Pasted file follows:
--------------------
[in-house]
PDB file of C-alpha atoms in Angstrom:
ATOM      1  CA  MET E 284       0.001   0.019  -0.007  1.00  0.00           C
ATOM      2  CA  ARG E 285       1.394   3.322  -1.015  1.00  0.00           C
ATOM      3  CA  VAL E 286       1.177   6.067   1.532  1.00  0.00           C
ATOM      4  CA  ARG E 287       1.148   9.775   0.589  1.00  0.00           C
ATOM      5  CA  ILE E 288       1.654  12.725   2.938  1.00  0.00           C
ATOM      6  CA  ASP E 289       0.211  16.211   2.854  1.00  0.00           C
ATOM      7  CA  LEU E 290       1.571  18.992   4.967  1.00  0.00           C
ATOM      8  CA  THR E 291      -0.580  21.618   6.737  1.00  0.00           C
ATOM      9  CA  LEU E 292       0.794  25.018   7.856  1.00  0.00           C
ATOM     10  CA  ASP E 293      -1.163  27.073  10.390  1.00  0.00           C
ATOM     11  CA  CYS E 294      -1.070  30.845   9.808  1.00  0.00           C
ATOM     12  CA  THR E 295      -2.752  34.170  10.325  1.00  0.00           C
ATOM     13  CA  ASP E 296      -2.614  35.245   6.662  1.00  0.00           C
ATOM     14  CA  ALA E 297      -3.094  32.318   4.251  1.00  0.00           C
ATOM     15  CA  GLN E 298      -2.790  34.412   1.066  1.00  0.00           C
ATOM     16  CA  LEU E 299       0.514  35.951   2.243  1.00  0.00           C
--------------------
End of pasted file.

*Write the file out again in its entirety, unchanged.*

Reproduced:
[in-house]
PDB file of C-alpha atoms in Angstrom:
ATOM      1  CA  MET E 284       0.001   0.019  -0.007  1.00  0.00           C
ATOM      2  CA  ARG E 285       1.394   3.322  -1.015  1.00  0.00           C
ATOM      3  CA  VAL E 286       1.177   6.067   1.532  1.00  0.00           C
ATOM      4  CA  ARG E 287       1.148   9.775   0.589  1.00  0.00           C
ATOM      5  CA  ILE E 288       1.654  12.725   2.938  1.00  0.00           C
ATOM      6  CA  ASP E 289       0.211  16.211   2.854  1.00  0.00           C
ATOM      7  CA  LEU E 290       1.571  18.992   4.967  1.00  0.00           C
ATOM      8  CA  THR E 291      -0.580  21.618   6.737  1.00  0.00           C
ATOM      9  CA  LEU E 292       0.794  25.018   7.856  1.00  0.00           C
ATOM     10  CA  ASP E 293      -1.163  27.073  10.390  1.00  0.00           C
ATOM     11  CA  CYS E 294      -1.070  30.845   9.808  1.00  0.00           C
ATOM     12  CA  THR E 295      -2.752  34.170  10.325  1.00  0.00           C
ATOM     13  CA  ASP E 296      -2.614  35.245   6.662  1.00  0.00           C
ATOM     14  CA  ALA E 297      -3.094  32.318   4.251  1.00  0.00           C
ATOM     15  CA  GLN E 298      -2.790  34.412   1.066  1.00  0.00           C
ATOM     16  CA  LEU E 299       0.514  35.951   2.243  1.00  0.00           C